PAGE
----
The outlook for the city at the time was still murky enough that Gary Loveman, CEO of the world's largest gaming company, Caesars Entertainment Corporation, gave Macau a pass -- a decision he has since called his worst mistake. In 1998, 800,000 mainlanders visited Macau. In 2011, it was 16 million. As the only Chinese territory where casino gambling is legal, Macau has an irresistible allure to the newly rich and the middle class alike. In 2012, gambling revenues reached $38 billion. But one of the most striking changes after the handover was an end to the violence that had plagued the territory. Immediately after regaining sovereignty, China set up a garrison of the People's Liberation Army in Macau. Within a year, violent crime had dropped 46 percent. This was due partly to the jailing of Broken Tooth and the presence of China's military. But much of it is because it's more profitable for triads to help keep the peace.

Triads get a piece of this new action by dominating the "junket" industry of Macau, which brings high-rolling gamblers to the territory and collects debts on behalf of the casinos. These businesses also allow VIPs to stake more than the $50,000 legal limit on how much money Chinese are permitted to take out of the country every year. (In essence, junkets collect their clients' money on the Chinese side of the border and give them loans to gamble on the Macau side.) This scheme makes a convenient vehicle for money laundering. Steve Vickers, Hong Kong's former chief of the Criminal Intelligence Bureau, has said that he knows of "no Chinese junket operator that doesn't have some association with triads."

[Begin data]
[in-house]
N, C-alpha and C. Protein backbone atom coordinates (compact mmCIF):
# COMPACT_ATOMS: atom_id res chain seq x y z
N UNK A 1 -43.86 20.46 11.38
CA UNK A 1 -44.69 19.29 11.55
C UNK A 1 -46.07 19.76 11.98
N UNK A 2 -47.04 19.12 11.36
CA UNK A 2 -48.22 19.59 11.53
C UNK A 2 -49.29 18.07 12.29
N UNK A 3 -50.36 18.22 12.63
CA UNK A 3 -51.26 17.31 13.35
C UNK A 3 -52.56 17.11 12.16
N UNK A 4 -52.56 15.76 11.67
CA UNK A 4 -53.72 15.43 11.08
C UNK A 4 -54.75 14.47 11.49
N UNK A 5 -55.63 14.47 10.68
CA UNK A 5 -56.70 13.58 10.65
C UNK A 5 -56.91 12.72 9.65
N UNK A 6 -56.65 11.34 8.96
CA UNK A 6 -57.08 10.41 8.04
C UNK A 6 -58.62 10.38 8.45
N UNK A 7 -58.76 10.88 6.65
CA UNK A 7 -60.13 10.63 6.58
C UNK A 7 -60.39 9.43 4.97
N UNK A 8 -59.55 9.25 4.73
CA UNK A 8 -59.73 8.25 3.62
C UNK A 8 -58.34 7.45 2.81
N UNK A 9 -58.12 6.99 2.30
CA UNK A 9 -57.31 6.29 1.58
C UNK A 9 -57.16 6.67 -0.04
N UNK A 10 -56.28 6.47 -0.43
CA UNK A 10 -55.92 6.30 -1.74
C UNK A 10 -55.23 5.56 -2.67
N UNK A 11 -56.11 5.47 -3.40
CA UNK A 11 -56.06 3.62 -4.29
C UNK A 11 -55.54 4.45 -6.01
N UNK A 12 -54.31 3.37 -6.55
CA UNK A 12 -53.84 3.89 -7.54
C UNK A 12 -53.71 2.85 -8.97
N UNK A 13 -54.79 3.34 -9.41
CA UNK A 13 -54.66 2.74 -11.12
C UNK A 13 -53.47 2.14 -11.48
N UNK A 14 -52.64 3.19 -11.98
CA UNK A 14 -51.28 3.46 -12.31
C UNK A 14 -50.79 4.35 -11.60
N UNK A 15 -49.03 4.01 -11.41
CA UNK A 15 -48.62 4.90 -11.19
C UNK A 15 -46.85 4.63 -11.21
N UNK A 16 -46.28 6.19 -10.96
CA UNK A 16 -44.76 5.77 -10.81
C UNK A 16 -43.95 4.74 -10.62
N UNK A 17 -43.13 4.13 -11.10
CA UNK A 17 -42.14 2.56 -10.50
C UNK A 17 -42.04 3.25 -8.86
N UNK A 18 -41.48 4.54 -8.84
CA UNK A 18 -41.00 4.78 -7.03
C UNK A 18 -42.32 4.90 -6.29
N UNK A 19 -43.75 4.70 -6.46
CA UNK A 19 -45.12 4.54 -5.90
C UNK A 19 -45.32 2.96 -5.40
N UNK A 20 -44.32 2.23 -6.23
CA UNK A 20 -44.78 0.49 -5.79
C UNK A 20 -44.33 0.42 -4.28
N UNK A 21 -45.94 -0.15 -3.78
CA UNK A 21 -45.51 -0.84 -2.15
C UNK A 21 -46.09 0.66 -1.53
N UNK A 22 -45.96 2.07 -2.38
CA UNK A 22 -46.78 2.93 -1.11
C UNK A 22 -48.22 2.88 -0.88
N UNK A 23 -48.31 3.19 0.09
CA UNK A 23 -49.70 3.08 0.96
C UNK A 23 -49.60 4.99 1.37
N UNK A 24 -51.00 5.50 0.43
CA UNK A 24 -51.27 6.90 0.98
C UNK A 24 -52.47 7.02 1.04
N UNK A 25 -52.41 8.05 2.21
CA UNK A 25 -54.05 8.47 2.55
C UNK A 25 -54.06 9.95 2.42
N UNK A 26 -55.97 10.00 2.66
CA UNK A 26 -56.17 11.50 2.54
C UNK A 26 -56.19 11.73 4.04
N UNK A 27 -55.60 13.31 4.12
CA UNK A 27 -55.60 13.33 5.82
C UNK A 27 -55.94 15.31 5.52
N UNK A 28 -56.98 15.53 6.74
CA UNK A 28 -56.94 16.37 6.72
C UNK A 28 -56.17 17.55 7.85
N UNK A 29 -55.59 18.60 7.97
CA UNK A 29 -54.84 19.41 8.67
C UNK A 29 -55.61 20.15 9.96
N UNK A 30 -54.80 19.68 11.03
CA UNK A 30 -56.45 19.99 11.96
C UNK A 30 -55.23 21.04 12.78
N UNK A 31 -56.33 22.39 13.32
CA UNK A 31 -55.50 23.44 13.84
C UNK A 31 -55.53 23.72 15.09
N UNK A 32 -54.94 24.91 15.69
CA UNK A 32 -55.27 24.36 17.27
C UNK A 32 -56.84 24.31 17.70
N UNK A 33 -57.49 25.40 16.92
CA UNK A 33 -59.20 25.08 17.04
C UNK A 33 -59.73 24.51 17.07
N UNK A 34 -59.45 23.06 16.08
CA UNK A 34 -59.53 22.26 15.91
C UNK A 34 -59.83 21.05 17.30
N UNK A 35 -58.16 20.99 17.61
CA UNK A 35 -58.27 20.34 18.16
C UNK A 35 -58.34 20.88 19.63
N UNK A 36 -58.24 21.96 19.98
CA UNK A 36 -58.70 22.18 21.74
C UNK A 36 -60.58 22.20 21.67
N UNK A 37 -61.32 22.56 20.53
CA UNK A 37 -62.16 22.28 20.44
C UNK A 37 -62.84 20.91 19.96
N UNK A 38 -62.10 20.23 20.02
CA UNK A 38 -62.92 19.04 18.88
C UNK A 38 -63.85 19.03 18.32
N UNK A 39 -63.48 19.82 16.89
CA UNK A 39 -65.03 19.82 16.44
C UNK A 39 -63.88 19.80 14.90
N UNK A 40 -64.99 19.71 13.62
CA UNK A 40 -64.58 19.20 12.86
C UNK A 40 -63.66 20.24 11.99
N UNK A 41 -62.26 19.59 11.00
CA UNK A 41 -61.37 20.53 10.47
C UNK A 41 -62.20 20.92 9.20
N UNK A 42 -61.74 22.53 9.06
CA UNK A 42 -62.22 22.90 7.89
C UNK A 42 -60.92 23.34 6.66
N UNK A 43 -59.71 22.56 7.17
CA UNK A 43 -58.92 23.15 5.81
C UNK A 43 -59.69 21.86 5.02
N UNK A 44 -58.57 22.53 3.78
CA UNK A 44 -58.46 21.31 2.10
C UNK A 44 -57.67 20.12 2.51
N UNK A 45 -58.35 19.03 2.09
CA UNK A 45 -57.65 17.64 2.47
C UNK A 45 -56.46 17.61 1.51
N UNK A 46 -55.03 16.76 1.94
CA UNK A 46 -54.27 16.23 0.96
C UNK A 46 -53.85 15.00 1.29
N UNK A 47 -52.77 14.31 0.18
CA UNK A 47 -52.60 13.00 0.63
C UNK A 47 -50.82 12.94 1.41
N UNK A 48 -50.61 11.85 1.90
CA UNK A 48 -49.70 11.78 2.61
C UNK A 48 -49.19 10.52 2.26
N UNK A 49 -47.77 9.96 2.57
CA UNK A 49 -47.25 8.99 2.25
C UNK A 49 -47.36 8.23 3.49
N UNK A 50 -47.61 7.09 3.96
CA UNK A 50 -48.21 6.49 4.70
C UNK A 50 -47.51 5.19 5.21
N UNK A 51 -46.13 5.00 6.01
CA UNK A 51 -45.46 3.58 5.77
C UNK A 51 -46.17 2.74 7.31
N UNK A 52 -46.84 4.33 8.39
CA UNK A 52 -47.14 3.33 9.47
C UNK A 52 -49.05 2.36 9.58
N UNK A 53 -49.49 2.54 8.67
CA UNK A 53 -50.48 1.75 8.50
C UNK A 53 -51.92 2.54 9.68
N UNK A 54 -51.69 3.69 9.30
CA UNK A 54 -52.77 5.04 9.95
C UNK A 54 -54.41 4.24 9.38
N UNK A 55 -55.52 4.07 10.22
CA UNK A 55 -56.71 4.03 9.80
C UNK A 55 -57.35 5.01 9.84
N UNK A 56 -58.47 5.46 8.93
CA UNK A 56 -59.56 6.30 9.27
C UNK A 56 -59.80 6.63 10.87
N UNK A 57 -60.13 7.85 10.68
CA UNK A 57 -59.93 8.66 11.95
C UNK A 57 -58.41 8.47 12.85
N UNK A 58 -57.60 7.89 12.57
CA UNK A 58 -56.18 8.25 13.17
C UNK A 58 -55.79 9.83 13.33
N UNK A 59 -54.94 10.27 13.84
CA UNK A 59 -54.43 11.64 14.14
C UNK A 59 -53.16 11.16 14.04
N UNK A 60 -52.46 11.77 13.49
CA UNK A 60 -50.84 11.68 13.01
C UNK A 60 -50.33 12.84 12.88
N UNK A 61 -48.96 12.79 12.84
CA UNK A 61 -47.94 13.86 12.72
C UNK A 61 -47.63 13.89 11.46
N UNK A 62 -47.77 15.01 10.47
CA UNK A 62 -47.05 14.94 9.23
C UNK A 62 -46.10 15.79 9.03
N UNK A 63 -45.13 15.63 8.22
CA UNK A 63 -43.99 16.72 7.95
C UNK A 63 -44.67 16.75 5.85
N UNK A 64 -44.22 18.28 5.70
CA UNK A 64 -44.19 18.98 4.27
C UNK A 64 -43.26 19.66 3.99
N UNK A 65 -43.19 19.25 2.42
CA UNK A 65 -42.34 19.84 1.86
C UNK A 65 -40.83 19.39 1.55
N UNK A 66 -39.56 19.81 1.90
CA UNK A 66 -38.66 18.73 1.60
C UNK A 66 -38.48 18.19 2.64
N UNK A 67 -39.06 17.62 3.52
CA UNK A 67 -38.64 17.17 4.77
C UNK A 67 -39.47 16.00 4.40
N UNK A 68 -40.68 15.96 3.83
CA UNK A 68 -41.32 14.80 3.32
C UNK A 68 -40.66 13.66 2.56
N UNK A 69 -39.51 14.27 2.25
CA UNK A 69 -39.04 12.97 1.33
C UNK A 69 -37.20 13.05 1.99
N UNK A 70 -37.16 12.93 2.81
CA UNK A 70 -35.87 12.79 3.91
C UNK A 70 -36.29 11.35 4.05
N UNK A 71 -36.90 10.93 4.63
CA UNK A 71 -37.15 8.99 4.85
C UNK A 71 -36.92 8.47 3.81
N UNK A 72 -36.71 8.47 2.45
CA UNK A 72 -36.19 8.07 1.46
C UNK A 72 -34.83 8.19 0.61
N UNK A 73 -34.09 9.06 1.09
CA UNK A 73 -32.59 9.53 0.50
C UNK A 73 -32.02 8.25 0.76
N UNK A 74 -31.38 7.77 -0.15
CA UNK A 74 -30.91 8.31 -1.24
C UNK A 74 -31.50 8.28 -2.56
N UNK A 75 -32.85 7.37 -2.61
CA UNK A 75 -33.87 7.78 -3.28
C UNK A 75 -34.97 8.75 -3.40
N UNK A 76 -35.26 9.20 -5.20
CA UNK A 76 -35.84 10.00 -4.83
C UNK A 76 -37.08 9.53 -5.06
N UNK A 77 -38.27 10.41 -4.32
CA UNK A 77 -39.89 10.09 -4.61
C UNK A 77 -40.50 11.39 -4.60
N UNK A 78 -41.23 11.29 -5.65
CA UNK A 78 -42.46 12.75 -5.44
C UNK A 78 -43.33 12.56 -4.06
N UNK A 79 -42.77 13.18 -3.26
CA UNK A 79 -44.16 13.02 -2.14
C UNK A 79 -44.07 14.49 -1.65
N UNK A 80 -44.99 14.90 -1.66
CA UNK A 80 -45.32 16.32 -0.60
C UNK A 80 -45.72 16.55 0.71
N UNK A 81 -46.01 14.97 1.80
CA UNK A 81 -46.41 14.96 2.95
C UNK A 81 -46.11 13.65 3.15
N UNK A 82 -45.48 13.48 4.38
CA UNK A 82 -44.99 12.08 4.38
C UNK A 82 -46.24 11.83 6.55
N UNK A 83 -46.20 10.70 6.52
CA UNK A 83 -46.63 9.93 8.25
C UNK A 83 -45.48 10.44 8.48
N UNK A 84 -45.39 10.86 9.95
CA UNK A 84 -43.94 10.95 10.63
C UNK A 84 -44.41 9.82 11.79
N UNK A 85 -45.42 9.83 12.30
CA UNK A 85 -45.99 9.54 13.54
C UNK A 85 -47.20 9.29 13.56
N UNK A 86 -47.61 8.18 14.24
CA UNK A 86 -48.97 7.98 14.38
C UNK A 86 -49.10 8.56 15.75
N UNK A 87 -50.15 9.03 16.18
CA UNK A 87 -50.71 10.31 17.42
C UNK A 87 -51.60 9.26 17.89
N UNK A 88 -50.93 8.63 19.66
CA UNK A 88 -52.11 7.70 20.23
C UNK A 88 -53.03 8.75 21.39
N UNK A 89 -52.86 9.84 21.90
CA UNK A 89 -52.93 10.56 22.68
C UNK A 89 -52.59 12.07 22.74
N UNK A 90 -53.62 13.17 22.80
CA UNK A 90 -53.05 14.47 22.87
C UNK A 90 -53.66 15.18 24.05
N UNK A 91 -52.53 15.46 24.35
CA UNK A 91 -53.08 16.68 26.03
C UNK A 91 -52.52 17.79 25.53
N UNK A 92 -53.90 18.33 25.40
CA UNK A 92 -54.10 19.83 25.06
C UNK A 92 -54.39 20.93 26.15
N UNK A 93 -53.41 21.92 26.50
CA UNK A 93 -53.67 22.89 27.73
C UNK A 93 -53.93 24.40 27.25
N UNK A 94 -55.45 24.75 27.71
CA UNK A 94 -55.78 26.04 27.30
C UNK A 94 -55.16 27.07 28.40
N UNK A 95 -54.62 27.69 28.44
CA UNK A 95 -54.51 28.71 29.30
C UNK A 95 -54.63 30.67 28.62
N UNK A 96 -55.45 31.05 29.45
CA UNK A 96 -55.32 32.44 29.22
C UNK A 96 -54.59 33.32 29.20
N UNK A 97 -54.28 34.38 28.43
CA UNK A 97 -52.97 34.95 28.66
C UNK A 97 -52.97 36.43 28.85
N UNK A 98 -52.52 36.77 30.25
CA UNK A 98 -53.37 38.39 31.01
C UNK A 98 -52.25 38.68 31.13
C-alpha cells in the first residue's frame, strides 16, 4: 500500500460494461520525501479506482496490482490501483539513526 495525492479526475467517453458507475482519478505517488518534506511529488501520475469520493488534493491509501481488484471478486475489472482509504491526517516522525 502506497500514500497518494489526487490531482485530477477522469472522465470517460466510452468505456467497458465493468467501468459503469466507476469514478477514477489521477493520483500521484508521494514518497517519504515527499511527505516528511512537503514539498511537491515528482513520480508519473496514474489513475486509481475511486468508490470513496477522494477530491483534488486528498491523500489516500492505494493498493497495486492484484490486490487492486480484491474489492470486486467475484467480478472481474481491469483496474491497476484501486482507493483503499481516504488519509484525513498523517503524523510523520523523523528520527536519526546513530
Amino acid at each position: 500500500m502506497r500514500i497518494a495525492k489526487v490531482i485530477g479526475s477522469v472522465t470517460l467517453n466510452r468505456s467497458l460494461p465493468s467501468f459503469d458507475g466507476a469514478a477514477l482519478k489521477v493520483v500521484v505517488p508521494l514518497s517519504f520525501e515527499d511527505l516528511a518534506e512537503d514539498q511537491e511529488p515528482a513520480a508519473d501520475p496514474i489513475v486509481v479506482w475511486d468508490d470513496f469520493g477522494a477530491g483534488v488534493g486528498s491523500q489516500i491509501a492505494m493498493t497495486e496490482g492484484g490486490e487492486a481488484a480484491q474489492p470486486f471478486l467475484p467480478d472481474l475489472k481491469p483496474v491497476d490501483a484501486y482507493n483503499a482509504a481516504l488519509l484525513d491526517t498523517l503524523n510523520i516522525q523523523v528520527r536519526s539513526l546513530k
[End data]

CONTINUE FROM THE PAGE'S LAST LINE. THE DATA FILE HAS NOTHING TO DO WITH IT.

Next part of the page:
Although Broken Tooth's conviction dealt his old triad, 14K, a heavy blow, the gang remains active in Macau, as do his former associates. In August, six men with alleged triad ties, wielding hammers and sticks, attacked Ng Man-sun, one of Broken Tooth's bitterest former rivals. And one week before his release, police arrested Broken Tooth's former right-hand man for attempted murder.

"Everyone realizes that triads are still active," says Ricardo Pinto, a Portuguese publisher who covered the triads as a journalist in the 1990s. "Now they are working in a kind of legal framework, which of course changes very much the perception of their activities.... Now they are behaving more like normal businessmen. They made peace with society and joined Macau by operating in a legal way."